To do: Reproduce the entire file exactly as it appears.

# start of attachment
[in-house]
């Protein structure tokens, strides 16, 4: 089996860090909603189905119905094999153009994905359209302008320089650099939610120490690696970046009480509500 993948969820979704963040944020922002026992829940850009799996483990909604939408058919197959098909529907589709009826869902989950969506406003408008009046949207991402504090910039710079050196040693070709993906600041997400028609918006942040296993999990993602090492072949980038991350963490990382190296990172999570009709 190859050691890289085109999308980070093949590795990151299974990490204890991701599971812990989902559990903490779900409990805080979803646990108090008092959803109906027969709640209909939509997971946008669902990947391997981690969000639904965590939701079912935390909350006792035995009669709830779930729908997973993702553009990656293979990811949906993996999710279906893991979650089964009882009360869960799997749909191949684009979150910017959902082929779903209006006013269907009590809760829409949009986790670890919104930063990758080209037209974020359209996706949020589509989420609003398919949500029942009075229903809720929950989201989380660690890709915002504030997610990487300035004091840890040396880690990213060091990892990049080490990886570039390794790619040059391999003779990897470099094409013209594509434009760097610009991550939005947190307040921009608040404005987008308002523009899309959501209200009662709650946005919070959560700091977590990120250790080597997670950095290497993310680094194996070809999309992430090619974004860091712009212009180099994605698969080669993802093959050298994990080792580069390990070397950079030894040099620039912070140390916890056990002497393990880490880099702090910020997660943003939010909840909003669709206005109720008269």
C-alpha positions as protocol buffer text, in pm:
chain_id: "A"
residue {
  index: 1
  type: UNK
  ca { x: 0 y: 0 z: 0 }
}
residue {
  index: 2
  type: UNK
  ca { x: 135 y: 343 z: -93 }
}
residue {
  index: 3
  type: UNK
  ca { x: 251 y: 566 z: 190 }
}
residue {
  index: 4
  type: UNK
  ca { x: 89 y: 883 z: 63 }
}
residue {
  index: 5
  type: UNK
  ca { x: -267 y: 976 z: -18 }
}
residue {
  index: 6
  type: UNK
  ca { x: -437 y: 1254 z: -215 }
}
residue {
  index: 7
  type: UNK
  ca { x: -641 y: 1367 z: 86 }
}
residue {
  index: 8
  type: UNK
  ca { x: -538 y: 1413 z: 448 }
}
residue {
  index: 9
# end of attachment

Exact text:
[in-house]
């Protein structure tokens, strides 16, 4: 089996860090909603189905119905094999153009994905359209302008320089650099939610120490690696970046009480509500 993948969820979704963040944020922002026992829940850009799996483990909604939408058919197959098909529907589709009826869902989950969506406003408008009046949207991402504090910039710079050196040693070709993906600041997400028609918006942040296993999990993602090492072949980038991350963490990382190296990172999570009709 190859050691890289085109999308980070093949590795990151299974990490204890991701599971812990989902559990903490779900409990805080979803646990108090008092959803109906027969709640209909939509997971946008669902990947391997981690969000639904965590939701079912935390909350006792035995009669709830779930729908997973993702553009990656293979990811949906993996999710279906893991979650089964009882009360869960799997749909191949684009979150910017959902082929779903209006006013269907009590809760829409949009986790670890919104930063990758080209037209974020359209996706949020589509989420609003398919949500029942009075229903809720929950989201989380660690890709915002504030997610990487300035004091840890040396880690990213060091990892990049080490990886570039390794790619040059391999003779990897470099094409013209594509434009760097610009991550939005947190307040921009608040404005987008308002523009899309959501209200009662709650946005919070959560700091977590990120250790080597997670950095290497993310680094194996070809999309992430090619974004860091712009212009180099994605698969080669993802093959050298994990080792580069390990070397950079030894040099620039912070140390916890056990002497393990880490880099702090910020997660943003939010909840909003669709206005109720008269």
C-alpha positions as protocol buffer text, in pm:
chain_id: "A"
residue {
  index: 1
  type: UNK
  ca { x: 0 y: 0 z: 0 }
}
residue {
  index: 2
  type: UNK
  ca { x: 135 y: 343 z: -93 }
}
residue {
  index: 3
  type: UNK
  ca { x: 251 y: 566 z: 190 }
}
residue {
  index: 4
  type: UNK
  ca { x: 89 y: 883 z: 63 }
}
residue {
  index: 5
  type: UNK
  ca { x: -267 y: 976 z: -18 }
}
residue {
  index: 6
  type: UNK
  ca { x: -437 y: 1254 z: -215 }
}
residue {
  index: 7
  type: UNK
  ca { x: -641 y: 1367 z: 86 }
}
residue {
  index: 8
  type: UNK
  ca { x: -538 y: 1413 z: 448 }
}
residue {
  index: 9